The deadliest mass shooting in modern American history took place on Oct. 1 at the Route 91 Harvest Festival in Las Vegas. 58 people were killed and close to 500 people were injured when a gunman opened fire on about 22,000 concert attendees.
Hundreds of miles away at Chapman, President Struppa emailed the Chapman community saying that one student had been injured in the shooting.
“I wish all of us strength as we face this terrible tragedy, and I ask that we all come together as a community to support each other, and to reaffirm the values on which Chapman was founded,” he wrote.
Inside the Fish Interfaith Center Oct. 2, there were candles and a notebook for students to reflect and honor victims. On Oct. 7, the university held a candle-lighting ceremony.
But for the Chapman students who attended the concert, it’s going to take a long time to recover from the trauma of hearing gunshots, seeing dead bodies and running for their lives. Professors need to understand this.
It should not come as a shock that students who have just witnessed a massive tragedy will need to take time off from school. When junior public relations and advertising major Freida Freeman, who attended the concert with her older sister, left class to visit a counselor, she said her professor lacked “compassion.”
A few days earlier, she had been in the middle of a crime scene, where a woman was yelling at her to use her as a human shield. Freeman told The Panther that she hadn’t even had time to hug her parents. But somehow, she is expected to sit through class. A professor disallowing a student to seek help after experiencing this kind of trauma is unacceptable.
This week, The Panther decided to devote our issue to the topic of health, because as a staff, we agree that health deserves to be a priority in students’ lives – and that includes mental health. The status of a student’s mental health has to be taken seriously, especially after such a traumatic incident like the one in Las Vegas.
The university needs to be aware that some students may experience post-traumatic stress disorder (PTSD) as a result of the shooting.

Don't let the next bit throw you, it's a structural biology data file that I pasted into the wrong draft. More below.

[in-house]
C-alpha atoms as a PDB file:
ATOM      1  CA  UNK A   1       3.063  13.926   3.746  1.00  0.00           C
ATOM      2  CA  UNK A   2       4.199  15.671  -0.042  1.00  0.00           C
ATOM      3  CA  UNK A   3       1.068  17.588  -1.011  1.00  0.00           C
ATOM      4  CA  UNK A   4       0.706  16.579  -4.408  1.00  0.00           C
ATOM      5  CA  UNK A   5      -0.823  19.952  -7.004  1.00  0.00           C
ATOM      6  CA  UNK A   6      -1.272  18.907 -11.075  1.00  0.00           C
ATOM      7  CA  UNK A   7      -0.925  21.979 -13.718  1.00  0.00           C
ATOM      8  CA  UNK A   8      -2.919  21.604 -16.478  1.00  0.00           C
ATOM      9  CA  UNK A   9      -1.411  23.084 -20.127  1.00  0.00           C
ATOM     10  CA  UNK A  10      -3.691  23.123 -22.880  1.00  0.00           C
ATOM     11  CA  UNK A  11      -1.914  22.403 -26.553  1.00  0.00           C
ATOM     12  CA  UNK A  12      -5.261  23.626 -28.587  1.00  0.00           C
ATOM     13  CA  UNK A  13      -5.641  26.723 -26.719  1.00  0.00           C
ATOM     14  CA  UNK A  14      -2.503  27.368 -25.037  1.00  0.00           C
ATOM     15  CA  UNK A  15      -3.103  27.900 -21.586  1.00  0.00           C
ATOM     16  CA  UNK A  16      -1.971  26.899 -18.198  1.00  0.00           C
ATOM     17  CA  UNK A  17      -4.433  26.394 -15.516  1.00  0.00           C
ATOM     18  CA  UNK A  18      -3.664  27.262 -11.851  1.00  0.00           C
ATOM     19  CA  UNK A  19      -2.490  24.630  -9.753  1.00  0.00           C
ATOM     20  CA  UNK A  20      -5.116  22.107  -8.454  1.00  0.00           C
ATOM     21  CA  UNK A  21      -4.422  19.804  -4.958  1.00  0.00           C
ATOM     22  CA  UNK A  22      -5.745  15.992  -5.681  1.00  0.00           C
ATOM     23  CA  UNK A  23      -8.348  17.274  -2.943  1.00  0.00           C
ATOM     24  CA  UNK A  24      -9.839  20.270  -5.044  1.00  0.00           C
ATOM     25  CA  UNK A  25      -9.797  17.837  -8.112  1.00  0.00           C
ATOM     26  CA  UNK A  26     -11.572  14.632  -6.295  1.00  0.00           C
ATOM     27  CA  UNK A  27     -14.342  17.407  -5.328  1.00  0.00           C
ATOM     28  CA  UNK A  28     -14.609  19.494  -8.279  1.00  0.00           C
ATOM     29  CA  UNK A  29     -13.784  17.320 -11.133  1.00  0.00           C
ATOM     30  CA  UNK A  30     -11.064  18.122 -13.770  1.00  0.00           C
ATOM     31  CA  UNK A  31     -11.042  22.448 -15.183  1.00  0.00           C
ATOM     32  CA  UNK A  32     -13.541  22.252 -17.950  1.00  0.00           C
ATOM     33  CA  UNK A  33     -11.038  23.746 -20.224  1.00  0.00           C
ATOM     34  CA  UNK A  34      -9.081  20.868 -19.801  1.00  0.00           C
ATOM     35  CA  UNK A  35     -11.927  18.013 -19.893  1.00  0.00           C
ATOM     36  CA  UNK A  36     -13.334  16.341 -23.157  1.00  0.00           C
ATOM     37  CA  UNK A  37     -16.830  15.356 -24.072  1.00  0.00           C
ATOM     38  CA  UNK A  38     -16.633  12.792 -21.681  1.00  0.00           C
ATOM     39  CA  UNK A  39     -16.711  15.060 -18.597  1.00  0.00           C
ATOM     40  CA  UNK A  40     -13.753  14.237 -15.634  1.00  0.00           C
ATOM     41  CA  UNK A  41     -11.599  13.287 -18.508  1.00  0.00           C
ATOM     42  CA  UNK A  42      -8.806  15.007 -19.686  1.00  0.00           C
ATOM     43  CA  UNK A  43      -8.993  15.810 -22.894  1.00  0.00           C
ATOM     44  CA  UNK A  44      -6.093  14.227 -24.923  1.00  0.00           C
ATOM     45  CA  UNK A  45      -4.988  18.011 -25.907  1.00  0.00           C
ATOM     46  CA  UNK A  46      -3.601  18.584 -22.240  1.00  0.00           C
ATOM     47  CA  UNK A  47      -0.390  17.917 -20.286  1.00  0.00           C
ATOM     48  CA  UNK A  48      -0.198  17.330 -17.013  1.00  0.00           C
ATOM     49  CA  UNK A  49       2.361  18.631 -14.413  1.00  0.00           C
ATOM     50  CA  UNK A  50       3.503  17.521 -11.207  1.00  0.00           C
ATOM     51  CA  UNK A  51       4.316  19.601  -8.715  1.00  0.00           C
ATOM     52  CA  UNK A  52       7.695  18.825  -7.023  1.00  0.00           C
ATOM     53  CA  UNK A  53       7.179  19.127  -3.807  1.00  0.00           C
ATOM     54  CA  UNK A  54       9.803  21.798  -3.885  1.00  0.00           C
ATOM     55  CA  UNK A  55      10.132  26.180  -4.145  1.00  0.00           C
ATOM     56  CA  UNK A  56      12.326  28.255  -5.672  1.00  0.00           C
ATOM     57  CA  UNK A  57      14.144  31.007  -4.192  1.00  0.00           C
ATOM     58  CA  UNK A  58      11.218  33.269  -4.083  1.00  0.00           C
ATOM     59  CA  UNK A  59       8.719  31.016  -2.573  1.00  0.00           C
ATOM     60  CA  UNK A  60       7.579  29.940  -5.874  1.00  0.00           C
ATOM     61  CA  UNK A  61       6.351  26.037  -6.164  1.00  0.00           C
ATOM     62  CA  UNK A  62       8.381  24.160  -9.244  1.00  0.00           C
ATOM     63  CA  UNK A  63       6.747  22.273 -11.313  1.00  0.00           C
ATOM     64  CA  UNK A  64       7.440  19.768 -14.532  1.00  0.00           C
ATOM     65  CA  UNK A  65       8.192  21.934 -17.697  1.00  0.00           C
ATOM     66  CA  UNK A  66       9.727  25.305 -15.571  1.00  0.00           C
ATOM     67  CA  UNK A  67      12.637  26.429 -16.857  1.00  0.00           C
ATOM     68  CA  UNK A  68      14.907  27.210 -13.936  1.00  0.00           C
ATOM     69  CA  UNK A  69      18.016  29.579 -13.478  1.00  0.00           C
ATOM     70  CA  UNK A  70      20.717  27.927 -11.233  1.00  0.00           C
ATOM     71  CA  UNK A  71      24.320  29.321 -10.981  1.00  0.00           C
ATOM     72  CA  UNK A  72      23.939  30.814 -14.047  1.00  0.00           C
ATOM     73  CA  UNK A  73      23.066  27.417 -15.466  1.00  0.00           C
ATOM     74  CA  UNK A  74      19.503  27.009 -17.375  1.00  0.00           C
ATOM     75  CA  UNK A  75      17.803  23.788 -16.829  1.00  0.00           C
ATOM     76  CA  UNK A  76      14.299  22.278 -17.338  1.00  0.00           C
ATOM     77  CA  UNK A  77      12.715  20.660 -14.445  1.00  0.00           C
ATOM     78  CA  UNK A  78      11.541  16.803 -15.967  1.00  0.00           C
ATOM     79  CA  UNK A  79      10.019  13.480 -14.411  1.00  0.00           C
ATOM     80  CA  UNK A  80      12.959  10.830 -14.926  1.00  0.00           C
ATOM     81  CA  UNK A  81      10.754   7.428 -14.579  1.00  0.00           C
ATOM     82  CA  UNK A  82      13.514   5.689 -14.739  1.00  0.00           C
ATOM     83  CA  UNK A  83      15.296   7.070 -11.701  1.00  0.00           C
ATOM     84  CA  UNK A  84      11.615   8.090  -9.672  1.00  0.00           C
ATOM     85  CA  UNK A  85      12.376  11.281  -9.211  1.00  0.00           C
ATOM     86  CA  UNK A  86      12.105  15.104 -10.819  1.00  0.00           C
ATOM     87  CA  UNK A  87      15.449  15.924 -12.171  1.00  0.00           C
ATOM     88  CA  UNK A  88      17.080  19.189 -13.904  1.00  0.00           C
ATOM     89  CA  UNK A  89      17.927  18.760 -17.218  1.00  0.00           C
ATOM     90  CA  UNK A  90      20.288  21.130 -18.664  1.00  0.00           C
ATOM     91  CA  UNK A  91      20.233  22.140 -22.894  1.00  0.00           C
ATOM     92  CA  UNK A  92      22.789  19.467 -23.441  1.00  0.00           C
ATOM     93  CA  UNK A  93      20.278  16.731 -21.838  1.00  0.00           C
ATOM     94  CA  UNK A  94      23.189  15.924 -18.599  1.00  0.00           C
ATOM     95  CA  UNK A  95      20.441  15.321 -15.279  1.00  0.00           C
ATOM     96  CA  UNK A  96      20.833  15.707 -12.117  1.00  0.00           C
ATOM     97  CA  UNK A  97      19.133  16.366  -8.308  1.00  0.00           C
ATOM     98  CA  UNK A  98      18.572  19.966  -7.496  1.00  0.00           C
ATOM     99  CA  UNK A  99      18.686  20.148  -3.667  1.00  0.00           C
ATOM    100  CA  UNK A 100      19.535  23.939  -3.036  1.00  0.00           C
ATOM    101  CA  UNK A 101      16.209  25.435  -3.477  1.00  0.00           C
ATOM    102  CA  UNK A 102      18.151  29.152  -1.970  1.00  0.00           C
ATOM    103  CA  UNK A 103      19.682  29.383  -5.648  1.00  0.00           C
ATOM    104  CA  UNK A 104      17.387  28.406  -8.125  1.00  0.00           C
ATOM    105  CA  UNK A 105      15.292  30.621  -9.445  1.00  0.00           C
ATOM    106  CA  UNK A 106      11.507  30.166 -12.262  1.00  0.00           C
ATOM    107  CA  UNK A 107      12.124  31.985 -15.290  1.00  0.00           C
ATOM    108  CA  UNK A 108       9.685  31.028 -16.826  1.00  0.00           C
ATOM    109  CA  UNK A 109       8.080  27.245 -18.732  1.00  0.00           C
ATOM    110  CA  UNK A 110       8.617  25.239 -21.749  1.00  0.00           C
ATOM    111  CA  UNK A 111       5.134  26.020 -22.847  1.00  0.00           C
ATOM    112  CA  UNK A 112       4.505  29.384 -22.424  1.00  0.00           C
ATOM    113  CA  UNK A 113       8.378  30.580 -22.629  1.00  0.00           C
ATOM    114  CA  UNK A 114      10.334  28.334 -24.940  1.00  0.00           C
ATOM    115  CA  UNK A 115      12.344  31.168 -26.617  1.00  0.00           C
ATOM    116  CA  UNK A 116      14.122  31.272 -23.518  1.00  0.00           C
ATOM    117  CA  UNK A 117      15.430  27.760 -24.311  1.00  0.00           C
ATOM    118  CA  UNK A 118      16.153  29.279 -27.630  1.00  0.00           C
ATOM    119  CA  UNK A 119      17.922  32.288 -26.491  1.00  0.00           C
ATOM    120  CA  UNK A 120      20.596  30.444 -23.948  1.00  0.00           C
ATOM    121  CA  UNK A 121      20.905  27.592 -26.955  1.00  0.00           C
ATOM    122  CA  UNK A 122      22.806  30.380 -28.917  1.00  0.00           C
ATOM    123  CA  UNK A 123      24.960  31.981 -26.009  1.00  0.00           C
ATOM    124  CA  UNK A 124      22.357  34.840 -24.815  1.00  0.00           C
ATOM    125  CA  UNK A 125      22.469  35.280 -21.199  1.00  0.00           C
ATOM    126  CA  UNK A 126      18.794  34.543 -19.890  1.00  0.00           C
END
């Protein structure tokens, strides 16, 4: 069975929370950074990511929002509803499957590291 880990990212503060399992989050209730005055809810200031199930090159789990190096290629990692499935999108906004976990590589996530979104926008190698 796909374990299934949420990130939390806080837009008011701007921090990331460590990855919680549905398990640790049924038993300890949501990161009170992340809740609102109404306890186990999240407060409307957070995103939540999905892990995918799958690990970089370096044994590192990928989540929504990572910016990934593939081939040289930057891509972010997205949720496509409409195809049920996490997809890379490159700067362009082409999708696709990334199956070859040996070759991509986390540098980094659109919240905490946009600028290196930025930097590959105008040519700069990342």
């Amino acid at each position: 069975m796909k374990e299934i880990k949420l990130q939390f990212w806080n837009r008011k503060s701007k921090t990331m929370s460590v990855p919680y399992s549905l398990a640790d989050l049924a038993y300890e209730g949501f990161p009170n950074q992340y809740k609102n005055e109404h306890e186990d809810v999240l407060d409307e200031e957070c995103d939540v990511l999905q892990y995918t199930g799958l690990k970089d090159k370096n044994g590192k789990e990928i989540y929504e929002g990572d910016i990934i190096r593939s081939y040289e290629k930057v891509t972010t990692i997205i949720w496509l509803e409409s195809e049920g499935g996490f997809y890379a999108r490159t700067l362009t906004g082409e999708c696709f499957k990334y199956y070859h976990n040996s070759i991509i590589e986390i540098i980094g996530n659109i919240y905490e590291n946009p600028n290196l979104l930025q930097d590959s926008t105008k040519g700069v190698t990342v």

“The initial relief to be alive may be followed by distress, fear and anger. Survivors of mass shootings may find it hard to stop thinking about what happened, have trouble sleeping or feel keyed up or on edge,” according to the U.S. Department of Veteran Affairs.
The effects of traumatic stress are not only emotional and cognitive, but can also be physical.
Traumatic stress victims often experience symptoms like fatigue, exhaustion, cardiovascular strain and even increased physical pain. But students should never have to get to the point where their mental health is so impacted that their physical health starts to decline. Even students who weren’t physically there may be feeling the after effects of a national tragedy, especially if they had friends or family who were in Las Vegas during the shooting.
After the presidential election last fall, many professors canceled class, the idea being that some students would need time to cope with the idea that Donald Trump would be president. One professor even screened the final inning of the World Series in class to cheer students up. Students who have experienced a mass shooting need to be extended the same courtesy, especially if they are missing class for something as crucial as visiting a counselor to talk about their trauma.
Mental health needs to be a priority. While only one Chapman student was physically injured during the shooting, others have emotional scars that need just as much attention and care.